The Shoreline Amphitheatre in Mountain View, California was basically built for the Grateful Dead. I saw a bunch of shows at this venue. This is where I saw a “Stella Blue” so beautiful that I found myself crying. I looked around, saw that everyone else was crying too. It was the kind of venue where the magic happened often. It was set up with a general admission lawn at the back, and that’s where I was for most of the shows there. But back in 1990, I hadn’t yet made it to Shoreline. I was still on the east coast.
View From The Vault III has the complete show that the Grateful Dead did at Shoreline on June 16, 1990. They open with a sweet rendition of “Let The Good Times Roll,” a song I was always happy to see them do. It’s a great opener for obvious reasons, with lines like “We’re going to stay here ‘til we soothe our souls, if it takes all night long.” And Brent Mydland takes a verse, which is great. The vocal section at the end is really good. Just a great way to kick off a show.
And then, holy moly, they go into “Truckin’.” Yes, a first set “Truckin’.” No messing around, just getting right down to it, and immediately into a good jam. It must have been something to be at this show, but it’s great to be able to watch it now. It’s such a different way to experience the band, seeing the close-ups of Jerry’s guitar, being able to really see Bill Kreutzmann and Mickey Hart behind their kits. And to see Jerry smile at the end of “Truckin’” just before he takes the band into “Touch Of Grey.” Perfect. It’s a good version of “Touch Of Grey,” and things stay loose and fun, with Bob Weir going into “Mama Tried” and then straight on into “Big River,” with some nice stuff by Brent on keys.
There’s a nice shot of Bill as the band eases into a seriously beautiful and wonderful rendition of “Friend Of The Devil,” their vocals sound especially good. And this song has more excellent stuff from Brent, and then a great lead part by Jerry on guitar. This is one of the show’s highlights, and it’s followed by one of my personal favorite songs, “Cassidy.” It’s during this song that we get the first changes to the visuals – during the jam section. This is a really strong rendition of “Cassidy,” by the way. And then Jerry sings “Big Boss Man” (a song Pigpen sang in the early years). If it’s Saturday, you know at some point in the show you’re going to hear “One More Saturday Night.” At this show they end the first set with it.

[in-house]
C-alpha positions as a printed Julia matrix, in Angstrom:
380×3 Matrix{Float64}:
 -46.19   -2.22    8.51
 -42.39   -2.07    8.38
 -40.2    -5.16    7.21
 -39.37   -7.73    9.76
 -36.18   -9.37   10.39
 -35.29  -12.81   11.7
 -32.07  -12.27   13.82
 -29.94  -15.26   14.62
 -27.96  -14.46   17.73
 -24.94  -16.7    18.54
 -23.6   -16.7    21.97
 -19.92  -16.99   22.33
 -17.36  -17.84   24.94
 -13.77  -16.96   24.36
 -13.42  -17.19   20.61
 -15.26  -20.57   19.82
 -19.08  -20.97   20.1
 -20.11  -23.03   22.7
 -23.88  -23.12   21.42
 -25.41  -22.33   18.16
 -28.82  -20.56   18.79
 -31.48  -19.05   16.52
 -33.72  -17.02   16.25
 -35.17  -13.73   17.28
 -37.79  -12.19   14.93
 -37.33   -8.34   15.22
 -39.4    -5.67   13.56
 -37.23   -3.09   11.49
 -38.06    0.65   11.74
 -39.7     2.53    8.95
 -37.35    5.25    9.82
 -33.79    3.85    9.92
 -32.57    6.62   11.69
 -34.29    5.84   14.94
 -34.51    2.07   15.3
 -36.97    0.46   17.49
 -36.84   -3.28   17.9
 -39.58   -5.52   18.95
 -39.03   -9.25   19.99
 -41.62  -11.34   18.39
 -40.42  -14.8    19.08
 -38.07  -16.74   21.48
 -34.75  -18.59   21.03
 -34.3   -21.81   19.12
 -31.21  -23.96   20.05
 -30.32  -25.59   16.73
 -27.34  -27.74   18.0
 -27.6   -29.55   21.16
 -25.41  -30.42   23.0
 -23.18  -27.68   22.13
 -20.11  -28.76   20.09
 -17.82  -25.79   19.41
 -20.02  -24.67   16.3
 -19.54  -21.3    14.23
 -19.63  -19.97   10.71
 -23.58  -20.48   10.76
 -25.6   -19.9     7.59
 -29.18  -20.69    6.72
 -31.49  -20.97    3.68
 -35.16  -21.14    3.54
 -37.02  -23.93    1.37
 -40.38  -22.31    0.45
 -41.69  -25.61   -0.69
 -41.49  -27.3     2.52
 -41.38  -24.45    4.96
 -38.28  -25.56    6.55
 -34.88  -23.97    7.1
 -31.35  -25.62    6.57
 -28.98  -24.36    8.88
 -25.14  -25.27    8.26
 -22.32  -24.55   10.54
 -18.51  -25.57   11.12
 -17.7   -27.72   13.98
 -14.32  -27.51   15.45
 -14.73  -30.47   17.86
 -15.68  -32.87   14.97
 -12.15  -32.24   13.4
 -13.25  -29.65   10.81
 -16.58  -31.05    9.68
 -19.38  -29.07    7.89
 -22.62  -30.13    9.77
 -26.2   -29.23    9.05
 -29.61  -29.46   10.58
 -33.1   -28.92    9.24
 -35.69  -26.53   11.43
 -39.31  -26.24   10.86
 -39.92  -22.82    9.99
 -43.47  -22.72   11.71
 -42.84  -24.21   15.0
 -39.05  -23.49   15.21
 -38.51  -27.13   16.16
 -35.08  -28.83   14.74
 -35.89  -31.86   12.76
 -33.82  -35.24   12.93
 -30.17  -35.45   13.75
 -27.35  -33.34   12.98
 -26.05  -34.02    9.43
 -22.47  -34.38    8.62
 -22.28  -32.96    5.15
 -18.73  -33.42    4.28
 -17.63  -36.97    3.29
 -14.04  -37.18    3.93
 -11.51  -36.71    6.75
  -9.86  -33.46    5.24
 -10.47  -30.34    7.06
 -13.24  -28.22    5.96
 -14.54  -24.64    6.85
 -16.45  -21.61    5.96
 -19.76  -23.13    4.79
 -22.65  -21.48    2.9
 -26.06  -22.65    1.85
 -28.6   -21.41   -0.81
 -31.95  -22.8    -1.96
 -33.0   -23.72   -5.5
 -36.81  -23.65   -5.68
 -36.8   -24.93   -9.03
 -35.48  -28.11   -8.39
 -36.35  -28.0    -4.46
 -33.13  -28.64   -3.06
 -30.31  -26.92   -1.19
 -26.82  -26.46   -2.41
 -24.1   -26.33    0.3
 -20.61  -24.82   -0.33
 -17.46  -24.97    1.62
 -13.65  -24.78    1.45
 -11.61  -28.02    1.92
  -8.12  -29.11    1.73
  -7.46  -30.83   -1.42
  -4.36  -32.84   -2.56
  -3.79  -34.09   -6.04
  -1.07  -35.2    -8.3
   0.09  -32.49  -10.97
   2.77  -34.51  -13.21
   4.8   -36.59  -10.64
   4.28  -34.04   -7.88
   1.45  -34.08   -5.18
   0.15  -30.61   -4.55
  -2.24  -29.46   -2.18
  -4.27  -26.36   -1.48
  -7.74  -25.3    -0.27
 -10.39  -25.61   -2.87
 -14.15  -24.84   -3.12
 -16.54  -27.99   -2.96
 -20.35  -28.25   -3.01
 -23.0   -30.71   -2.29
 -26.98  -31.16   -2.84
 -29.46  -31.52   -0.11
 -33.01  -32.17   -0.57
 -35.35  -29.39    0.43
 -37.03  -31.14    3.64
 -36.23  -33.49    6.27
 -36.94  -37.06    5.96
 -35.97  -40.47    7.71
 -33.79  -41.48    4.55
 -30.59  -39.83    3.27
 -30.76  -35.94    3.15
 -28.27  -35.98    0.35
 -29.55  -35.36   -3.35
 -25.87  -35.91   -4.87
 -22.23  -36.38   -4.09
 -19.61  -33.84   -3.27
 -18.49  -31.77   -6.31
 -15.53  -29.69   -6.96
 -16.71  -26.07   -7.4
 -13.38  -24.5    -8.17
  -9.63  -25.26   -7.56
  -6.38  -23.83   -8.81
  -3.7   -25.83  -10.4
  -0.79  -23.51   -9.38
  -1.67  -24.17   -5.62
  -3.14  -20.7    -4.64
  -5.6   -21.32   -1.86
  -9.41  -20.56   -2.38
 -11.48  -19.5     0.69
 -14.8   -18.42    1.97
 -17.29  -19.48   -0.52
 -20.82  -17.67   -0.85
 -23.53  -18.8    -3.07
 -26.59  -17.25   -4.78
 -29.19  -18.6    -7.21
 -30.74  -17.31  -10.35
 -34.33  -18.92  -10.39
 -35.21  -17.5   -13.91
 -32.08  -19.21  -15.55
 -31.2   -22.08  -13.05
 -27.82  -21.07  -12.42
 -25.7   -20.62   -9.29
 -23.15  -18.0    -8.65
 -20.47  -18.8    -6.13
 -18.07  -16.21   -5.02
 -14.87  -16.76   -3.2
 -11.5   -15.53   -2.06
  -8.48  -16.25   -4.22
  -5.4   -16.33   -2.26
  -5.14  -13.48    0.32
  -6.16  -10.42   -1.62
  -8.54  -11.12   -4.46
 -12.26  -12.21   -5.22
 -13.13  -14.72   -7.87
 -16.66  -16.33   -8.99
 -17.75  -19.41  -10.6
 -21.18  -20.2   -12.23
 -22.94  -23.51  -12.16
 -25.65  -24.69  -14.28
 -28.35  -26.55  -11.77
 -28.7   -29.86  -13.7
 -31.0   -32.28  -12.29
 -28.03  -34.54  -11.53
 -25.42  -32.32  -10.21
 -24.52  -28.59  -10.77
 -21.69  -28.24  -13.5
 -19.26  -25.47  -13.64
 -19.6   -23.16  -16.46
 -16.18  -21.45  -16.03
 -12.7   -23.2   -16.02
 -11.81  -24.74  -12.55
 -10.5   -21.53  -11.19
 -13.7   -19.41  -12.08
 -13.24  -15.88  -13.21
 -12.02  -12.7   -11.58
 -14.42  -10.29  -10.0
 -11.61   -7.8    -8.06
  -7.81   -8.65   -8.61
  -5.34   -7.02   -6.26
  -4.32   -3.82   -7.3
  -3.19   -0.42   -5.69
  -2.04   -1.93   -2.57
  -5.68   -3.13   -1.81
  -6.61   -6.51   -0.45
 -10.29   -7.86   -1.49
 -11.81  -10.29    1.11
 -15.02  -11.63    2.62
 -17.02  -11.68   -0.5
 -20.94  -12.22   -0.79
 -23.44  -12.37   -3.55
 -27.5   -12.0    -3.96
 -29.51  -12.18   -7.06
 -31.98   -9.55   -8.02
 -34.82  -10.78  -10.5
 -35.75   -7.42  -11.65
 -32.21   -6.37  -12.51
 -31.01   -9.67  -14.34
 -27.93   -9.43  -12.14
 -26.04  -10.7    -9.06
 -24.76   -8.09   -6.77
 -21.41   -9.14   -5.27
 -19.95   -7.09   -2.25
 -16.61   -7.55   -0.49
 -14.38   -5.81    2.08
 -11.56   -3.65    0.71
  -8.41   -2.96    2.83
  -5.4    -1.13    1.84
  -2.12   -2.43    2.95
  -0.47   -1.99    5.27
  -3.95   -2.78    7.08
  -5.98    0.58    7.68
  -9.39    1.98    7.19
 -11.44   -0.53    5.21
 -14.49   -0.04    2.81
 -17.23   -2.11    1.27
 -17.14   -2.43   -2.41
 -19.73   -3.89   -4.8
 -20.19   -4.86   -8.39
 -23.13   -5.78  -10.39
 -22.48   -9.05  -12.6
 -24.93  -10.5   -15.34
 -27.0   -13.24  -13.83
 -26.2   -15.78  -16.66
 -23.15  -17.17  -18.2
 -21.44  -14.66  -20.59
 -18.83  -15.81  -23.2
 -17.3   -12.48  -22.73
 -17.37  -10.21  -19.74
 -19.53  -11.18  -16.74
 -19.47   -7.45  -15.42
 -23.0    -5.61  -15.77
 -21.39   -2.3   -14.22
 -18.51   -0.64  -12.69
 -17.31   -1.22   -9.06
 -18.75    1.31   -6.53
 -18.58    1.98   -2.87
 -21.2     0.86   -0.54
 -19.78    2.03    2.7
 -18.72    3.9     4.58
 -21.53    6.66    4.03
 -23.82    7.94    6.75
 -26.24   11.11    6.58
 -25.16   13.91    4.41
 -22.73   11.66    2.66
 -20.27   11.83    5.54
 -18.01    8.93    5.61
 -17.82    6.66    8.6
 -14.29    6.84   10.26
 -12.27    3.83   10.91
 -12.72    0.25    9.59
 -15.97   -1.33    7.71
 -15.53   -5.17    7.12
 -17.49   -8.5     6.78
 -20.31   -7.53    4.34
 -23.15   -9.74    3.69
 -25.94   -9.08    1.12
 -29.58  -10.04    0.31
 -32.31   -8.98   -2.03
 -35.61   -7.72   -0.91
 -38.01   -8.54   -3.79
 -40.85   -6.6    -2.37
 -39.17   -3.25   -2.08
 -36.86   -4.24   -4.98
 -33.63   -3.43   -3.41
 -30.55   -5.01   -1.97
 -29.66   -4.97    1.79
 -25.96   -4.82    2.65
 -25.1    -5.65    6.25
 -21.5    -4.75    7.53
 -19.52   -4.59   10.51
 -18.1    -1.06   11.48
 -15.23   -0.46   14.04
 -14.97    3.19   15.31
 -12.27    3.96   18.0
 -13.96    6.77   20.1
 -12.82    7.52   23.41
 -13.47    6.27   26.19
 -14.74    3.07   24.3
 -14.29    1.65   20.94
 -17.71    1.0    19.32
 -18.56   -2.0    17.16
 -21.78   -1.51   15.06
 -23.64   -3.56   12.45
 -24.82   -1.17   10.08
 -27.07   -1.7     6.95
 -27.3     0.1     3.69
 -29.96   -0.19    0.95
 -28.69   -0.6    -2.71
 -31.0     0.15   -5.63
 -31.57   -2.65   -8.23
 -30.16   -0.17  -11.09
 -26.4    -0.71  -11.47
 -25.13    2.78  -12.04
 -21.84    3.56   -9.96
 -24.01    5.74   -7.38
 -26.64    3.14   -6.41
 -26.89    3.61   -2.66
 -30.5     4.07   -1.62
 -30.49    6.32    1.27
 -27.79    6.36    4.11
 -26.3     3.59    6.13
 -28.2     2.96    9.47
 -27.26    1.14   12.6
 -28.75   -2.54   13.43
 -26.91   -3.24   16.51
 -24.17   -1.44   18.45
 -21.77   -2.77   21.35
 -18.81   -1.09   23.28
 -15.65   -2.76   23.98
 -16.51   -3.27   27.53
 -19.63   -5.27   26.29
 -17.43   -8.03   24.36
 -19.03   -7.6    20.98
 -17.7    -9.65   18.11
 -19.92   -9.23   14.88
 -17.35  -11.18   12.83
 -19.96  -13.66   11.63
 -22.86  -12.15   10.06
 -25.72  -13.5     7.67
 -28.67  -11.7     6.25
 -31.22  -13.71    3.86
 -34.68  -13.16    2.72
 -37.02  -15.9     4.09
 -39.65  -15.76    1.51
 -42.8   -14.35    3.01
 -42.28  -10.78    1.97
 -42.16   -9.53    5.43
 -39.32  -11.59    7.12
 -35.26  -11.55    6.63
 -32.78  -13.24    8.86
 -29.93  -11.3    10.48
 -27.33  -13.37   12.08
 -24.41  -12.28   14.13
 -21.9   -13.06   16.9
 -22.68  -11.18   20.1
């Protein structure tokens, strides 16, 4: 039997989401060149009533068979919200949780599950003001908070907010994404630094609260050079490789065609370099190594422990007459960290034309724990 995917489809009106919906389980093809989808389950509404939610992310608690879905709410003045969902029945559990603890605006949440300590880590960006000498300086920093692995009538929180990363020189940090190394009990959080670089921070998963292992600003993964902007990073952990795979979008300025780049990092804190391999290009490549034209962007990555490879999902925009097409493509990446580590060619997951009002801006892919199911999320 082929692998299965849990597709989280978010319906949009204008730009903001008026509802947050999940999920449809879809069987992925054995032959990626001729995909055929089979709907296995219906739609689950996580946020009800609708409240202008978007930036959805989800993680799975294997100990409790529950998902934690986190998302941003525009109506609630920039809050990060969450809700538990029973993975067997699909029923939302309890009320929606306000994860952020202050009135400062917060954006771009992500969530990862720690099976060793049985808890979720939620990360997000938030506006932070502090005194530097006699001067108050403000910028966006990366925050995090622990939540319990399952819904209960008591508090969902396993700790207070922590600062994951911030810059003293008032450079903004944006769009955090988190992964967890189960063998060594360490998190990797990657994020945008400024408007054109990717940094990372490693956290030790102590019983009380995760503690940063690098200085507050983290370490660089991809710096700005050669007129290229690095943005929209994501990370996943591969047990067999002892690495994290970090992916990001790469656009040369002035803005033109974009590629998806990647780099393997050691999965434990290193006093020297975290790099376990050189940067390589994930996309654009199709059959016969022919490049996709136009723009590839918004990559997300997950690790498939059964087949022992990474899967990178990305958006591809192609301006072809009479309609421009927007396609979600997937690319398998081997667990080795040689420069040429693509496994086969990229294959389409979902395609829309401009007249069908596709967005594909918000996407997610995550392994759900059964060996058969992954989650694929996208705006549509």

The band kicks off the second set with “China Cat Sunflower,” featuring a really great jam, which then slides into “I Know You Rider.” Oh man, listen to Jerry on the “northbound train” verse. And then Brent gives us “We Can Run,” one of the best tunes from the band’s final studio release, Built To Last. I love when Brent does that vocal part at the end, while the rest of the guys sing the chorus. Just wonderful. And then Bob goes into the always-great “Estimated Prophet.” And this is a very cool version, with Bob playing with the reverb on his vocals toward the end, and with some nice exploration during the jam, and some visuals to go along with it.
And when the jam gets far enough out there, Jerry gathers it in with the opening notes of “Terrapin Station.” At times there was nothing that could make me happier than hearing those first notes of “Terrapin.” It’s like you know things are all right. “Terrapin” is a journey I always want to go on. This version gets weird toward the end, sort of devolving around thirteen minutes in, and then going into a different jam. The jam finds a really cool groove around ten minutes in, like a new song in the making.
Then, holy moly, the track list on the back of the DVD is not in error – “Space” actually comes before “Drums.” Yes, the jam leads to “Space,” which must have freaked out the audience. Well, some of them, you know. So “Drums” begins differently than it usually does, coming out of “Space.” It sort of begins in a way that it often ends, and is actually incredibly short, just a few minutes. Very weird. And then everybody is back, going into “China Doll.” The set ends with “Sugar Magnolia.” There’s a great shot of Phil smiling at the end. The encore is “It’s All Over Now, Baby Blue.”
The DVD contains, as bonus material, a portion of the concert the Grateful Dead did at Shoreline on October 3, 1987, beginning with “Hey Pocky Way.” And man, Brent is cooking on this one. The band does a good version of “New Minglewood Blues” and a nice “Candyman.” Before going into Dylan’s “When I Paint My Masterpiece,” the band jokes with a bit of the theme from The Adams Family. This is a seriously energetic rendition of “Masterpiece.” Jerry’s vocal microphone cuts out for a moment during an otherwise cool “West L.A. Fadeaway.” Bob follows that up with “My Brother Esau,” the last time the band ever played this song.
The DVD also contains a photo gallery.